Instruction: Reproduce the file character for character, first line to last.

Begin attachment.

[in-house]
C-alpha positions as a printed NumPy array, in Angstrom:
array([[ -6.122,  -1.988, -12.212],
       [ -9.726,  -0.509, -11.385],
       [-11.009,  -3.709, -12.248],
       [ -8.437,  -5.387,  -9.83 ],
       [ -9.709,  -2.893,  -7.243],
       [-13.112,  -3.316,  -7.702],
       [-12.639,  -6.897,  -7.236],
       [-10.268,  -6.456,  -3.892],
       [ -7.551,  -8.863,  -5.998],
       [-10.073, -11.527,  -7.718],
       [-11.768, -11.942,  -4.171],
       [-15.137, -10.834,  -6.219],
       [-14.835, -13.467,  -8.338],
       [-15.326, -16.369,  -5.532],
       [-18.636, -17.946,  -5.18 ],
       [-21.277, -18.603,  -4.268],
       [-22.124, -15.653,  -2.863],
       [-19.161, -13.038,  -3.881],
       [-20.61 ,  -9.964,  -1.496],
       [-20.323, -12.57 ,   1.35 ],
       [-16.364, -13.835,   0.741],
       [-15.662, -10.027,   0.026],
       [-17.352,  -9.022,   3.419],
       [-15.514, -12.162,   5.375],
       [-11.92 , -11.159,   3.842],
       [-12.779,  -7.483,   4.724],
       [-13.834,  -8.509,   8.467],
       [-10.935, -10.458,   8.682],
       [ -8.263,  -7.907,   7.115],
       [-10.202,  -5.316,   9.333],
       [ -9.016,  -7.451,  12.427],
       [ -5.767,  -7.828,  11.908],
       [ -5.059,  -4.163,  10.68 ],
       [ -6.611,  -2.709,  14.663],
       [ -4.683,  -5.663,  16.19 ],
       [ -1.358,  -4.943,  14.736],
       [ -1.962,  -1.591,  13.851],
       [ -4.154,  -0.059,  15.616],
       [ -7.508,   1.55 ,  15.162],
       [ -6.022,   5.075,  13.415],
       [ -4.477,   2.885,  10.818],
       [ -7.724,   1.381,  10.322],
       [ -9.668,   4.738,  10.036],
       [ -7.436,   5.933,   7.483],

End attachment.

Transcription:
[in-house]
C-alpha positions as a printed NumPy array, in Angstrom:
array([[ -6.122,  -1.988, -12.212],
       [ -9.726,  -0.509, -11.385],
       [-11.009,  -3.709, -12.248],
       [ -8.437,  -5.387,  -9.83 ],
       [ -9.709,  -2.893,  -7.243],
       [-13.112,  -3.316,  -7.702],
       [-12.639,  -6.897,  -7.236],
       [-10.268,  -6.456,  -3.892],
       [ -7.551,  -8.863,  -5.998],
       [-10.073, -11.527,  -7.718],
       [-11.768, -11.942,  -4.171],
       [-15.137, -10.834,  -6.219],
       [-14.835, -13.467,  -8.338],
       [-15.326, -16.369,  -5.532],
       [-18.636, -17.946,  -5.18 ],
       [-21.277, -18.603,  -4.268],
       [-22.124, -15.653,  -2.863],
       [-19.161, -13.038,  -3.881],
       [-20.61 ,  -9.964,  -1.496],
       [-20.323, -12.57 ,   1.35 ],
       [-16.364, -13.835,   0.741],
       [-15.662, -10.027,   0.026],
       [-17.352,  -9.022,   3.419],
       [-15.514, -12.162,   5.375],
       [-11.92 , -11.159,   3.842],
       [-12.779,  -7.483,   4.724],
       [-13.834,  -8.509,   8.467],
       [-10.935, -10.458,   8.682],
       [ -8.263,  -7.907,   7.115],
       [-10.202,  -5.316,   9.333],
       [ -9.016,  -7.451,  12.427],
       [ -5.767,  -7.828,  11.908],
       [ -5.059,  -4.163,  10.68 ],
       [ -6.611,  -2.709,  14.663],
       [ -4.683,  -5.663,  16.19 ],
       [ -1.358,  -4.943,  14.736],
       [ -1.962,  -1.591,  13.851],
       [ -4.154,  -0.059,  15.616],
       [ -7.508,   1.55 ,  15.162],
       [ -6.022,   5.075,  13.415],
       [ -4.477,   2.885,  10.818],
       [ -7.724,   1.381,  10.322],
       [ -9.668,   4.738,  10.036],
       [ -7.436,   5.933,   7.483],